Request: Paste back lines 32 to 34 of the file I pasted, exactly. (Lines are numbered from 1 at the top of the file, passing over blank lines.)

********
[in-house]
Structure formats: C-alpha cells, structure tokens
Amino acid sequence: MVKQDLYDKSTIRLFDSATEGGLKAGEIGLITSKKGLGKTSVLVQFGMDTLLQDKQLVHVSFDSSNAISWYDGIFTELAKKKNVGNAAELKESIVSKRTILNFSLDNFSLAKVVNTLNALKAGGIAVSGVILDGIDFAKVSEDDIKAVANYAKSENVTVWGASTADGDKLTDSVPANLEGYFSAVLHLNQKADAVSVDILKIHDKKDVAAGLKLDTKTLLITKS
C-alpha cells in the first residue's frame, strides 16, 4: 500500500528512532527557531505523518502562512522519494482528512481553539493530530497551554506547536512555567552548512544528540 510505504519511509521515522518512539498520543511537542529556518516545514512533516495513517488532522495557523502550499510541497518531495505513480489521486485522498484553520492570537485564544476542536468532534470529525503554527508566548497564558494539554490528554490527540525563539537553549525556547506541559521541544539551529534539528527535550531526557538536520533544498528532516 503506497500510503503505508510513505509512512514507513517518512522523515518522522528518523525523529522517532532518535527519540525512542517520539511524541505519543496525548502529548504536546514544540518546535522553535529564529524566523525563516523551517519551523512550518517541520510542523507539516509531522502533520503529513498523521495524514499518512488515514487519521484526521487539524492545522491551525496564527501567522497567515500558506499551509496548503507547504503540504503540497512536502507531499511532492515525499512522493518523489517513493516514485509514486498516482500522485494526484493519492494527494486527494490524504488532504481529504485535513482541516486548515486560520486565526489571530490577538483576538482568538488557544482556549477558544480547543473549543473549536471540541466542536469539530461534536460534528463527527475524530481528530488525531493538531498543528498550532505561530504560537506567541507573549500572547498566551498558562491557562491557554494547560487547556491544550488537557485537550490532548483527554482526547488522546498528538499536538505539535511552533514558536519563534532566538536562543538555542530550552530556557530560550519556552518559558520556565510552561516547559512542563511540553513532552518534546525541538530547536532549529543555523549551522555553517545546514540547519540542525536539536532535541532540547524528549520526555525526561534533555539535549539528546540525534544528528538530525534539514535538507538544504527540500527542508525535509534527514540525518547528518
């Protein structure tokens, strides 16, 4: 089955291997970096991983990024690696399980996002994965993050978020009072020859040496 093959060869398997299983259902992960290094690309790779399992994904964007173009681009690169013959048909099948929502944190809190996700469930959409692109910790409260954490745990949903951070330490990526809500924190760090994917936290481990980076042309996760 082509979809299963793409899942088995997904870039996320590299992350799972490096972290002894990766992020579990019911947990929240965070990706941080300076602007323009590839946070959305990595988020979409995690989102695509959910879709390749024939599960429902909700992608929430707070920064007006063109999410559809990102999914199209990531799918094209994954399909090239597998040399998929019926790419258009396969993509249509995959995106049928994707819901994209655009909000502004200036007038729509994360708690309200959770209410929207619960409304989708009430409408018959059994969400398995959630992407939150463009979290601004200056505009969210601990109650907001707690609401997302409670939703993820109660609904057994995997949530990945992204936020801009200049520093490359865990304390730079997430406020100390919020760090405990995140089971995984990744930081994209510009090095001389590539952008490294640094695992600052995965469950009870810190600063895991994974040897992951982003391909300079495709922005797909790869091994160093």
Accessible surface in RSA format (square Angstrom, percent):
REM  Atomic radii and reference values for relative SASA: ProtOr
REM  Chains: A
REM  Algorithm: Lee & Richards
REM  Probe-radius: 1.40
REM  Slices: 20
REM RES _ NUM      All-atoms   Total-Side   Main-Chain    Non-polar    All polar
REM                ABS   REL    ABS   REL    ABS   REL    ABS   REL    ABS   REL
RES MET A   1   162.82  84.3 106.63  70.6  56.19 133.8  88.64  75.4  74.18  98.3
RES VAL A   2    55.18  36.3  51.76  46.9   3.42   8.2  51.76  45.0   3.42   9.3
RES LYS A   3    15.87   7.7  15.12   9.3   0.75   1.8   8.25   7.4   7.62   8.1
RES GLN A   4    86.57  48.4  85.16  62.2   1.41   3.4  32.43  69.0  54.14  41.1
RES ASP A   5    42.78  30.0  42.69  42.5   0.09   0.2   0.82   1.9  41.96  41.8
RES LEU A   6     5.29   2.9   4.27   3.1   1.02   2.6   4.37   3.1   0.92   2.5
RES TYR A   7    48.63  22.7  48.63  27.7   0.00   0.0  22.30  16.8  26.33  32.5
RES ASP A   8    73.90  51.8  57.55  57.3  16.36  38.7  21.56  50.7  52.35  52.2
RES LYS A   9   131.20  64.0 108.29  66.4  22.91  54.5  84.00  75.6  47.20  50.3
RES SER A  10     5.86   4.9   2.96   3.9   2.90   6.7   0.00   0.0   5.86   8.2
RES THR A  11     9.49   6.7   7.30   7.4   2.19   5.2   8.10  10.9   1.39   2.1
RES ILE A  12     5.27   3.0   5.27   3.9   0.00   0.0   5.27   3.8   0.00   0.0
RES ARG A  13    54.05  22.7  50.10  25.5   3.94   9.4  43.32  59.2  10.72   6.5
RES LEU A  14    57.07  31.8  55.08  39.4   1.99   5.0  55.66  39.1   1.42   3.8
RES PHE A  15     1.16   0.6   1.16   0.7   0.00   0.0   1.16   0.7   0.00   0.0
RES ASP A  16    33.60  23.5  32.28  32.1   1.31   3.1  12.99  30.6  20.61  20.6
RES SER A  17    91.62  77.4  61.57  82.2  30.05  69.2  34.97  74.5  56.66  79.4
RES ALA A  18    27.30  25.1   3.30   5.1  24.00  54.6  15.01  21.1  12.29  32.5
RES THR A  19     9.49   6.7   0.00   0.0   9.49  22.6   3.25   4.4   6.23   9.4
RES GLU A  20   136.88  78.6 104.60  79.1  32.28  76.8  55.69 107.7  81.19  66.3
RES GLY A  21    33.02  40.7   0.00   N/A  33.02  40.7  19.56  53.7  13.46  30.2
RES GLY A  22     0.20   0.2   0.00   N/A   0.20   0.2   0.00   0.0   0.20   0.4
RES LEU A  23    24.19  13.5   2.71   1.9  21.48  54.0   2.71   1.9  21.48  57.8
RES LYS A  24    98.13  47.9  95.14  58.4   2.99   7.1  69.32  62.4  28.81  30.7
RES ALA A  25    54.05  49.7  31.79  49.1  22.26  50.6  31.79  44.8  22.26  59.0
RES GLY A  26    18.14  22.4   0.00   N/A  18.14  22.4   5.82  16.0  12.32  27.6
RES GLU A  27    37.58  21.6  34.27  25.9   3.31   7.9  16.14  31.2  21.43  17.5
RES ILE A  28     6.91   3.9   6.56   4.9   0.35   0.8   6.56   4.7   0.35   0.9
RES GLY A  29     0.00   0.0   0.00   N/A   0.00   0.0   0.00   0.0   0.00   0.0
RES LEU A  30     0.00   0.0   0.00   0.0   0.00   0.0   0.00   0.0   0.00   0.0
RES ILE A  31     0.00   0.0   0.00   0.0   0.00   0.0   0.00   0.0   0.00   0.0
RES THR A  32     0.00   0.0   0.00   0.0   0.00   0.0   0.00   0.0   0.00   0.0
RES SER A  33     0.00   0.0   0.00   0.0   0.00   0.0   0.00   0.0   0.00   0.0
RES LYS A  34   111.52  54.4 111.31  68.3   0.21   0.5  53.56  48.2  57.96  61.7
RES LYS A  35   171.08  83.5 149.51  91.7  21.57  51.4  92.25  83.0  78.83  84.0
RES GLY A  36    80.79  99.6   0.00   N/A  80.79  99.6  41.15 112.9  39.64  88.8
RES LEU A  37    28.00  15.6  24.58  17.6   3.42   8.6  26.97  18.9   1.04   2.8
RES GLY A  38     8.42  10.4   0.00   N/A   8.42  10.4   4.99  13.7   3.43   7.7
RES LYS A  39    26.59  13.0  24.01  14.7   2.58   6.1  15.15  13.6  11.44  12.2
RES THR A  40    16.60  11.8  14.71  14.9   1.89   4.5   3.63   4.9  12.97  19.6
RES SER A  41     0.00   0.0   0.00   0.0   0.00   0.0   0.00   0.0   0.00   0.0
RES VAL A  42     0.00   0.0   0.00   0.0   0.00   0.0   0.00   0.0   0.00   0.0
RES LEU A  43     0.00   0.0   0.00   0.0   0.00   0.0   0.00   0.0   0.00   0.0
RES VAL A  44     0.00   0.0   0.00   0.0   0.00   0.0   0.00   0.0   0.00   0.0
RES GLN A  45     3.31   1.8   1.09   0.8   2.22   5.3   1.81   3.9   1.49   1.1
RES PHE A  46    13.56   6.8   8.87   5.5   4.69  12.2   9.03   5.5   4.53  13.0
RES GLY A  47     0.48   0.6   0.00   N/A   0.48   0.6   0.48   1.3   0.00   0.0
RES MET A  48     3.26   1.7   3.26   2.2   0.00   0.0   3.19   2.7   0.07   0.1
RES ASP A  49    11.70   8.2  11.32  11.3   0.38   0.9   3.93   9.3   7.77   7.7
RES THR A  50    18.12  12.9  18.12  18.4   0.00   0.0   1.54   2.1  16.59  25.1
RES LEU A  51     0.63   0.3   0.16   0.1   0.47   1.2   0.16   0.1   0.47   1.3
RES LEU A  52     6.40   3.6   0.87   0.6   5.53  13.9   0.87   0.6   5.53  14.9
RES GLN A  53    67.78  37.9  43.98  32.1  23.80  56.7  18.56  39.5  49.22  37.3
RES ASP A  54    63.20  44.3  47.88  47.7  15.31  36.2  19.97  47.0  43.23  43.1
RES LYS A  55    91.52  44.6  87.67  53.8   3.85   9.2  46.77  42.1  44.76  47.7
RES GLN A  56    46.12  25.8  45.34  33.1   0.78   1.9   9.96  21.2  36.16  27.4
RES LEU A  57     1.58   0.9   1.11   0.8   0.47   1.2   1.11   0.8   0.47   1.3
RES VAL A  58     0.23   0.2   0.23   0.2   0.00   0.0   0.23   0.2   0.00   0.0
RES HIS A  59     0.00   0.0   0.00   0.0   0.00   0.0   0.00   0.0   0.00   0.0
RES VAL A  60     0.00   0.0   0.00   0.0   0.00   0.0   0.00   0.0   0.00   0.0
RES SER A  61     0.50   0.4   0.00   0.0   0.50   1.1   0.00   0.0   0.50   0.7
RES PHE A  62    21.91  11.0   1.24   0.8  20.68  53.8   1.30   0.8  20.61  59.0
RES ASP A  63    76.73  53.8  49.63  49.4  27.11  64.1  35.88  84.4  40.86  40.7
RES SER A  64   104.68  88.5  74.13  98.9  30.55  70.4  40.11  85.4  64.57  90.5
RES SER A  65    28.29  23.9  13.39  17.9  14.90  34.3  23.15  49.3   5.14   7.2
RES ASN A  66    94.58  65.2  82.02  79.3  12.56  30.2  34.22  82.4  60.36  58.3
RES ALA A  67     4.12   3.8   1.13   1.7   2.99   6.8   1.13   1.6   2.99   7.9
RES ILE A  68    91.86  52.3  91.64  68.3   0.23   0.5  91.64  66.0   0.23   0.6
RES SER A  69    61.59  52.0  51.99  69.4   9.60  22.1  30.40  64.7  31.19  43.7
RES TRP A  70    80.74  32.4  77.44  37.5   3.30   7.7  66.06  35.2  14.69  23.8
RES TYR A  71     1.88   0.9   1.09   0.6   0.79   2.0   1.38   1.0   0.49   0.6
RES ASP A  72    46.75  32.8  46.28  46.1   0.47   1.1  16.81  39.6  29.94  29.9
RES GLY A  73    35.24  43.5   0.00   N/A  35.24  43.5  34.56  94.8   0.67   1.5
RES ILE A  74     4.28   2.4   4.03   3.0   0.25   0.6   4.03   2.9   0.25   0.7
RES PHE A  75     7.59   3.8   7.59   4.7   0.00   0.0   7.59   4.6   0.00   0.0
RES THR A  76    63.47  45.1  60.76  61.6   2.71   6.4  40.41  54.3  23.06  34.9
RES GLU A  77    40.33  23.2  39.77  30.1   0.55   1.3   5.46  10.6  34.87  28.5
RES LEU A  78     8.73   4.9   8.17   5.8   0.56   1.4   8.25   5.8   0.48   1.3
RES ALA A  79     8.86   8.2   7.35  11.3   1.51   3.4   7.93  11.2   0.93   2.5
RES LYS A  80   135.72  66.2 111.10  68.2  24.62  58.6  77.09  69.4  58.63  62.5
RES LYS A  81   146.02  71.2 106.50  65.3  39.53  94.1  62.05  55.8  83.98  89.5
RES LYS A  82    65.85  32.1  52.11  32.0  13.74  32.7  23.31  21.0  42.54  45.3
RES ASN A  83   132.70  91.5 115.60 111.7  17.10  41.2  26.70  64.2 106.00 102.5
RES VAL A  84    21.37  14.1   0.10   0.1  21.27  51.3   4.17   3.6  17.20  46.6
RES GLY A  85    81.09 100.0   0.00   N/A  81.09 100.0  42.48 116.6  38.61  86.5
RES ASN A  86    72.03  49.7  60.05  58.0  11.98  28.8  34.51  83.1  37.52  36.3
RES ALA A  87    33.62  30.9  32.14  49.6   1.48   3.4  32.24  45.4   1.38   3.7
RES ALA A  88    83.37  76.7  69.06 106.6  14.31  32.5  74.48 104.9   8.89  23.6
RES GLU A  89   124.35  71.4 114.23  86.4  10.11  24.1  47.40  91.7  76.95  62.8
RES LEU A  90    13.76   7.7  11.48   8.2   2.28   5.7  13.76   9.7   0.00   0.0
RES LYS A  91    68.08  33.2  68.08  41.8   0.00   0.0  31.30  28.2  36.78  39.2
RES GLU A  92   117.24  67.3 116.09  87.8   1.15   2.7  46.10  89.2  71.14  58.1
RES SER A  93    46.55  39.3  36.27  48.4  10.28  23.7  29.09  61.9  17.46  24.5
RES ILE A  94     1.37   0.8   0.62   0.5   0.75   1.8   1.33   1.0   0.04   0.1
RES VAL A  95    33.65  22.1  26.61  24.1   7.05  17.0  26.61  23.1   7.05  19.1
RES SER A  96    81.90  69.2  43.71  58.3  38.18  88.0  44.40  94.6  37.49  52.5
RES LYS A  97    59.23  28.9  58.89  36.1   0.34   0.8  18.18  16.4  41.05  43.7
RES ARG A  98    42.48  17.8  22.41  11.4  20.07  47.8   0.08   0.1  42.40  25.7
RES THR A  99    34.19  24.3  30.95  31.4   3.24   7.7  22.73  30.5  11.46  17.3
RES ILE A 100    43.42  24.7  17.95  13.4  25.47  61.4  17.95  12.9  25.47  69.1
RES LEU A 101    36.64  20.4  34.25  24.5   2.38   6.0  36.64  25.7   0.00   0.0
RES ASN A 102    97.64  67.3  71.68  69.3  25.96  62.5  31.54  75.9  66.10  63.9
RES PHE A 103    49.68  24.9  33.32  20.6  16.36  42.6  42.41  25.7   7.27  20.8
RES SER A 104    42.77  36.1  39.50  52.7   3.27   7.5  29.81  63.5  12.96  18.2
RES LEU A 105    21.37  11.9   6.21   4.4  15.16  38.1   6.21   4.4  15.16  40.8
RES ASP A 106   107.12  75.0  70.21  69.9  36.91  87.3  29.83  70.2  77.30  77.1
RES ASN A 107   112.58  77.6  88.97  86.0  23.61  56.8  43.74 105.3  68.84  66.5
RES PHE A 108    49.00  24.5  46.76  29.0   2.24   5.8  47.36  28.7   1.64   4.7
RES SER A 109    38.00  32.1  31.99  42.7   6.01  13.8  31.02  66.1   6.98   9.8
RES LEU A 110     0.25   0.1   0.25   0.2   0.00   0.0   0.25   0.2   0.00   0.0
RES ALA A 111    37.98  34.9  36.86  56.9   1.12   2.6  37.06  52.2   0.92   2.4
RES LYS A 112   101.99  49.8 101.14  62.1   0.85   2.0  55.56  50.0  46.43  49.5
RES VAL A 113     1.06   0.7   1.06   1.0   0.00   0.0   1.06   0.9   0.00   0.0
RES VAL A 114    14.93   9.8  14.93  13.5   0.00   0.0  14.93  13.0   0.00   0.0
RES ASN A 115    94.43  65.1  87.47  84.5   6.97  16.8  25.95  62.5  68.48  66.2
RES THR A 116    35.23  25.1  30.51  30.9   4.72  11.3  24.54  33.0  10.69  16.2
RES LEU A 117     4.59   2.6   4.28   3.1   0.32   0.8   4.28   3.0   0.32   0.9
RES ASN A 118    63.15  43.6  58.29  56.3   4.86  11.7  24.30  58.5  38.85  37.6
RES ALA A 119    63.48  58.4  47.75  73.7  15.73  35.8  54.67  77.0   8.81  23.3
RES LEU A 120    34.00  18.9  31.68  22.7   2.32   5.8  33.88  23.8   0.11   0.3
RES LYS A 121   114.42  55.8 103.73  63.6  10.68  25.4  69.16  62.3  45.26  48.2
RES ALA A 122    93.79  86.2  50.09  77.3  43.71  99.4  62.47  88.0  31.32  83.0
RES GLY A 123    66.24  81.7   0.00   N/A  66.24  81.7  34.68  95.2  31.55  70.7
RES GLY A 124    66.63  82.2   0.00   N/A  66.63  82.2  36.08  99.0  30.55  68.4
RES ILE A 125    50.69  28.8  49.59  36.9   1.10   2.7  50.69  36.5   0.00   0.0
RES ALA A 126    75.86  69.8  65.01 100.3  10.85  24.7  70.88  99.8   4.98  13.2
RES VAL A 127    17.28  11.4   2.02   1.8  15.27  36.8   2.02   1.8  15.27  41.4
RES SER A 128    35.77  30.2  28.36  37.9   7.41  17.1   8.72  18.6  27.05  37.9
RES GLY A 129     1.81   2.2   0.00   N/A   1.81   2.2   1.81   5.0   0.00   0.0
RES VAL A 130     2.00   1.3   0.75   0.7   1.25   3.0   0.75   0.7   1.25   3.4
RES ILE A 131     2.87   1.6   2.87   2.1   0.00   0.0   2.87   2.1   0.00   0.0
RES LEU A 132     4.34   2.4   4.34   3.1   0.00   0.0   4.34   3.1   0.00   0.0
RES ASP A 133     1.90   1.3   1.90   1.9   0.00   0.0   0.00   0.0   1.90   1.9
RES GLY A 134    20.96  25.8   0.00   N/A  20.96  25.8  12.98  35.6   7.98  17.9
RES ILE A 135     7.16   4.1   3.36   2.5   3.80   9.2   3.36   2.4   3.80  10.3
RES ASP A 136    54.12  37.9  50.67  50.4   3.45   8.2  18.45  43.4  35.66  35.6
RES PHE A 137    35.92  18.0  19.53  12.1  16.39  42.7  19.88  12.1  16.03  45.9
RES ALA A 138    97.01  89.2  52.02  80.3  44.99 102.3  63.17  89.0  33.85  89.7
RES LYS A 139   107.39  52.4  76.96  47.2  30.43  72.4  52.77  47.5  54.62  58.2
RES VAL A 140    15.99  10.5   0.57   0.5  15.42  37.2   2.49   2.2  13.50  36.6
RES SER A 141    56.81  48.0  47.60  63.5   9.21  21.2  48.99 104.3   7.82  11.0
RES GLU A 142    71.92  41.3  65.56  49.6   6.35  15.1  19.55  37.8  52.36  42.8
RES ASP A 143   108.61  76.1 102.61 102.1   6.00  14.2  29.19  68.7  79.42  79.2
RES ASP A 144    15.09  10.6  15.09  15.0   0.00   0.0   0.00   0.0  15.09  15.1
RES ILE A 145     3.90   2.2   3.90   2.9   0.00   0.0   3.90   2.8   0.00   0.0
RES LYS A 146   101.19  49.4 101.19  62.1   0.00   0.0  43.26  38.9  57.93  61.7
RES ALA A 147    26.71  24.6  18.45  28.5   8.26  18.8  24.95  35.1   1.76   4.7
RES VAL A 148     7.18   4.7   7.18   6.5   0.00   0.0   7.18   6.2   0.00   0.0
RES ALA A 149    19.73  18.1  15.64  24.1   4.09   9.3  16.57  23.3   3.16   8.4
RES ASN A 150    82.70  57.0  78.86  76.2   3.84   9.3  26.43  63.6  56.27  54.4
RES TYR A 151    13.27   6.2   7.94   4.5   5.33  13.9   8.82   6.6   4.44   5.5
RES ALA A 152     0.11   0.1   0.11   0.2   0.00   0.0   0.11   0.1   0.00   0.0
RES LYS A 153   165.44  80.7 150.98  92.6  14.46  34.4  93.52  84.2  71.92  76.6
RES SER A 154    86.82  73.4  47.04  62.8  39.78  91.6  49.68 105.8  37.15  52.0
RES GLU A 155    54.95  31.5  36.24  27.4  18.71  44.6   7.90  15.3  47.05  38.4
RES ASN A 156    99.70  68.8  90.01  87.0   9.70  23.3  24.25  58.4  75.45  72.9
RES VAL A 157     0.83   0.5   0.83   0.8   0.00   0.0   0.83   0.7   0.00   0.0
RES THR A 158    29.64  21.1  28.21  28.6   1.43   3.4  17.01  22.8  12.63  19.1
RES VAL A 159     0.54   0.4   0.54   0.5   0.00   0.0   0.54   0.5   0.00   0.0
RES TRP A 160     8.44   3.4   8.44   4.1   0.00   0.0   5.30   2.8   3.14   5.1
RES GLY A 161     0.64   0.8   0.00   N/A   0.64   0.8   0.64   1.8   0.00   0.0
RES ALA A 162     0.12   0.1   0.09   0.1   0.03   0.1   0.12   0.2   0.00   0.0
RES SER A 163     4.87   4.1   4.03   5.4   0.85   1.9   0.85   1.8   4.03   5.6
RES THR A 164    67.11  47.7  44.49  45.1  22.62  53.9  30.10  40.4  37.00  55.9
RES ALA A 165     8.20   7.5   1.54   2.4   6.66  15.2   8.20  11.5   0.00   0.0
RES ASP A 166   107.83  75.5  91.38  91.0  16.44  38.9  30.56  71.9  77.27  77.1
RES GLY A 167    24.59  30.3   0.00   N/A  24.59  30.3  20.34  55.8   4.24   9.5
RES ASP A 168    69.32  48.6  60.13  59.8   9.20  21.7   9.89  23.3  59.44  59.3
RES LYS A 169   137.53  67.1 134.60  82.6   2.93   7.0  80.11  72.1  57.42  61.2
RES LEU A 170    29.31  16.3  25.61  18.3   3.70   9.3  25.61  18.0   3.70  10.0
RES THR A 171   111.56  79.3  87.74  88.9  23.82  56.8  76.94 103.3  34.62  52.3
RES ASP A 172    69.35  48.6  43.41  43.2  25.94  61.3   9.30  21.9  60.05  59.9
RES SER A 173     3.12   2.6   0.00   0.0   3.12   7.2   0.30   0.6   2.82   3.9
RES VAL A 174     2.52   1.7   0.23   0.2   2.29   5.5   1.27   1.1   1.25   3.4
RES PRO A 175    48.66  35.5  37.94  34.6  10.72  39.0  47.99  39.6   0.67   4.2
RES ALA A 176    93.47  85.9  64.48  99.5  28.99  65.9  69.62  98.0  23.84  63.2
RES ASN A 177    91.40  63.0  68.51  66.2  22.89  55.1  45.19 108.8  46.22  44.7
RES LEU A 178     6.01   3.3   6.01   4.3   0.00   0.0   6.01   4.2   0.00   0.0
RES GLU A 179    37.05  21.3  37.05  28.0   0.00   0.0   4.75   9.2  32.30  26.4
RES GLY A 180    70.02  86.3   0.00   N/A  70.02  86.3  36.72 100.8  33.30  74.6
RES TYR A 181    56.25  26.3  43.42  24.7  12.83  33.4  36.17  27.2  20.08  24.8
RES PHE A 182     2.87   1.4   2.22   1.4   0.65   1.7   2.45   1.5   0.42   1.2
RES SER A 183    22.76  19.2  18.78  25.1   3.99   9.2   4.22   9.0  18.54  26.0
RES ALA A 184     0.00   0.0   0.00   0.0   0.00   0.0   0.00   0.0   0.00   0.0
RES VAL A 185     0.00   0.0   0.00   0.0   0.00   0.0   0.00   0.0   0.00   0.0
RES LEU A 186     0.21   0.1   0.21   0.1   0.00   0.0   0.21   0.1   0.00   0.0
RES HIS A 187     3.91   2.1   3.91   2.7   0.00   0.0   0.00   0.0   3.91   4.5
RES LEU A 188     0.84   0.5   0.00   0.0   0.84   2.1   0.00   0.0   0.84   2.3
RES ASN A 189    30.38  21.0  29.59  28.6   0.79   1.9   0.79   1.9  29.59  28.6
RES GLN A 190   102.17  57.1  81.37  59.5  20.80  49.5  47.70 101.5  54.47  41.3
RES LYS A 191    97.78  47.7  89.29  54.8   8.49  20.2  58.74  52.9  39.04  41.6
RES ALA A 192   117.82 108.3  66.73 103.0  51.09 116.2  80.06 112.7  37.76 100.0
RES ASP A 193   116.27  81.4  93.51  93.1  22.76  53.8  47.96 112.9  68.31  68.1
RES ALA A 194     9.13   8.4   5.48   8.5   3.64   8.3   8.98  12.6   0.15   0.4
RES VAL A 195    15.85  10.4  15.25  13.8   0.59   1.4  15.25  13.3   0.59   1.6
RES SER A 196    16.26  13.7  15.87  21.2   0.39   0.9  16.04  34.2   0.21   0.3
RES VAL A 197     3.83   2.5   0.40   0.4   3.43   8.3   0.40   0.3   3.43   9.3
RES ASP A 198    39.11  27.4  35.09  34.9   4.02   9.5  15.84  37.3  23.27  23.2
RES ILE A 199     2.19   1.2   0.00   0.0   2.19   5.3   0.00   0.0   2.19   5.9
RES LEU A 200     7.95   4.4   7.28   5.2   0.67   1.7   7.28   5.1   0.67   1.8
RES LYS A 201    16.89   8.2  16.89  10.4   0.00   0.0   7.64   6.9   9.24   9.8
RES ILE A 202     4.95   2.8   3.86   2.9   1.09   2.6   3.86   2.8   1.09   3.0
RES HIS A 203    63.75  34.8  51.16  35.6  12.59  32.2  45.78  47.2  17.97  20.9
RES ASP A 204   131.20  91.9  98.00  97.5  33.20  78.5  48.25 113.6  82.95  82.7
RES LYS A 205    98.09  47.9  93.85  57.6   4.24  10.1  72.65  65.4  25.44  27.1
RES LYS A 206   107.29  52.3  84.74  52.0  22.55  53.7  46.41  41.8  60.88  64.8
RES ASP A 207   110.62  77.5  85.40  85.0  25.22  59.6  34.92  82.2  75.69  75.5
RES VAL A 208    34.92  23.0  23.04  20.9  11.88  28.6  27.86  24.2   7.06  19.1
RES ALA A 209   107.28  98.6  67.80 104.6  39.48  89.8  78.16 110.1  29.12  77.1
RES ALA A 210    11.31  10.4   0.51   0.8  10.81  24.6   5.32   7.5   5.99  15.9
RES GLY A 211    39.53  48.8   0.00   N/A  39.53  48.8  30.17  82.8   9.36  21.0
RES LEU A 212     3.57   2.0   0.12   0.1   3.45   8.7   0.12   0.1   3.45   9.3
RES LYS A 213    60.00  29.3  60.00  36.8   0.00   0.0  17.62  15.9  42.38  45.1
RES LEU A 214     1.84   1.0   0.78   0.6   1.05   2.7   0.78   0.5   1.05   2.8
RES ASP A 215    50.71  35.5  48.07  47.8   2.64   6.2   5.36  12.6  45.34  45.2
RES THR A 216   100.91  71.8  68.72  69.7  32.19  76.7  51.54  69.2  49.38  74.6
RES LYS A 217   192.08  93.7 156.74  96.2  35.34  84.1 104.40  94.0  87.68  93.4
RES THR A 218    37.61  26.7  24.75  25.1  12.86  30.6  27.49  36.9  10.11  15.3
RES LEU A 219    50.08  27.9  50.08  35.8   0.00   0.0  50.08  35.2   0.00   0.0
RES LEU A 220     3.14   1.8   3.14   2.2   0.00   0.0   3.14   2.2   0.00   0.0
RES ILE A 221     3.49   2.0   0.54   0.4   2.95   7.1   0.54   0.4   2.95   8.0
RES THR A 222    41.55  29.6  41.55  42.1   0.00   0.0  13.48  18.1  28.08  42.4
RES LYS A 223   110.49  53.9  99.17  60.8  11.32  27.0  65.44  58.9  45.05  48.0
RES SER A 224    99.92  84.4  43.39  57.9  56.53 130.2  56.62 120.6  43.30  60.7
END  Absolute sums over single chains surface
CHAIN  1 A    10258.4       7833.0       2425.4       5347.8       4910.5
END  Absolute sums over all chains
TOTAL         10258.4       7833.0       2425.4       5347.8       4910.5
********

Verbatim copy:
RES THR A  19     9.49   6.7   0.00   0.0   9.49  22.6   3.25   4.4   6.23   9.4
RES GLU A  20   136.88  78.6 104.60  79.1  32.28  76.8  55.69 107.7  81.19  66.3
RES GLY A  21    33.02  40.7   0.00   N/A  33.02  40.7  19.56  53.7  13.46  30.2